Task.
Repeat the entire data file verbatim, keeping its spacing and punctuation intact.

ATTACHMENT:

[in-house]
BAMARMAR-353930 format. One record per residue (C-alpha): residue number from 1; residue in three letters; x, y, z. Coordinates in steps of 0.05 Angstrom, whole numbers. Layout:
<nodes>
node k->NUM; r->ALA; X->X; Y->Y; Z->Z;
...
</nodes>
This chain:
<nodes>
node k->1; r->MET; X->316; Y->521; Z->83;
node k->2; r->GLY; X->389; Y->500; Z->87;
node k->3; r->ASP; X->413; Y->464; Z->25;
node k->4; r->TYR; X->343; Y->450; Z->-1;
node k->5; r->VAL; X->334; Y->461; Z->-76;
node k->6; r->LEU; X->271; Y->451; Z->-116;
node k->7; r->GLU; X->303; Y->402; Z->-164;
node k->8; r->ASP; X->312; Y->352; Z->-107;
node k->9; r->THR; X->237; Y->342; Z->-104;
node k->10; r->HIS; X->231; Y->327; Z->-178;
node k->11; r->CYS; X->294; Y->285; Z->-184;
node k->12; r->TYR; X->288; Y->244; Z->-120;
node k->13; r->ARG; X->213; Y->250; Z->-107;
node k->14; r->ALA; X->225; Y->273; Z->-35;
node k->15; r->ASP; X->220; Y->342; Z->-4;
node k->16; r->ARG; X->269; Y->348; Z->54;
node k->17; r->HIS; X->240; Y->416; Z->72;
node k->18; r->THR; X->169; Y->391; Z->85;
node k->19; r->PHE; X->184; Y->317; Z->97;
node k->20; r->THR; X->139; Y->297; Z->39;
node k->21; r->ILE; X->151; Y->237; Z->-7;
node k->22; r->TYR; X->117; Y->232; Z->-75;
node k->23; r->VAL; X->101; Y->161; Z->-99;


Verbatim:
[in-house]
BAMARMAR-353930 format. One record per residue (C-alpha): residue number from 1; residue in three letters; x, y, z. Coordinates in steps of 0.05 Angstrom, whole numbers. Layout:
<nodes>
node k->NUM; r->ALA; X->X; Y->Y; Z->Z;
...
</nodes>
This chain:
<nodes>
node k->1; r->MET; X->316; Y->521; Z->83;
node k->2; r->GLY; X->389; Y->500; Z->87;
node k->3; r->ASP; X->413; Y->464; Z->25;
node k->4; r->TYR; X->343; Y->450; Z->-1;
node k->5; r->VAL; X->334; Y->461; Z->-76;
node k->6; r->LEU; X->271; Y->451; Z->-116;
node k->7; r->GLU; X->303; Y->402; Z->-164;
node k->8; r->ASP; X->312; Y->352; Z->-107;
node k->9; r->THR; X->237; Y->342; Z->-104;
node k->10; r->HIS; X->231; Y->327; Z->-178;
node k->11; r->CYS; X->294; Y->285; Z->-184;
node k->12; r->TYR; X->288; Y->244; Z->-120;
node k->13; r->ARG; X->213; Y->250; Z->-107;
node k->14; r->ALA; X->225; Y->273; Z->-35;
node k->15; r->ASP; X->220; Y->342; Z->-4;
node k->16; r->ARG; X->269; Y->348; Z->54;
node k->17; r->HIS; X->240; Y->416; Z->72;
node k->18; r->THR; X->169; Y->391; Z->85;
node k->19; r->PHE; X->184; Y->317; Z->97;
node k->20; r->THR; X->139; Y->297; Z->39;
node k->21; r->ILE; X->151; Y->237; Z->-7;
node k->22; r->TYR; X->117; Y->232; Z->-75;
node k->23; r->VAL; X->101; Y->161; Z->-99;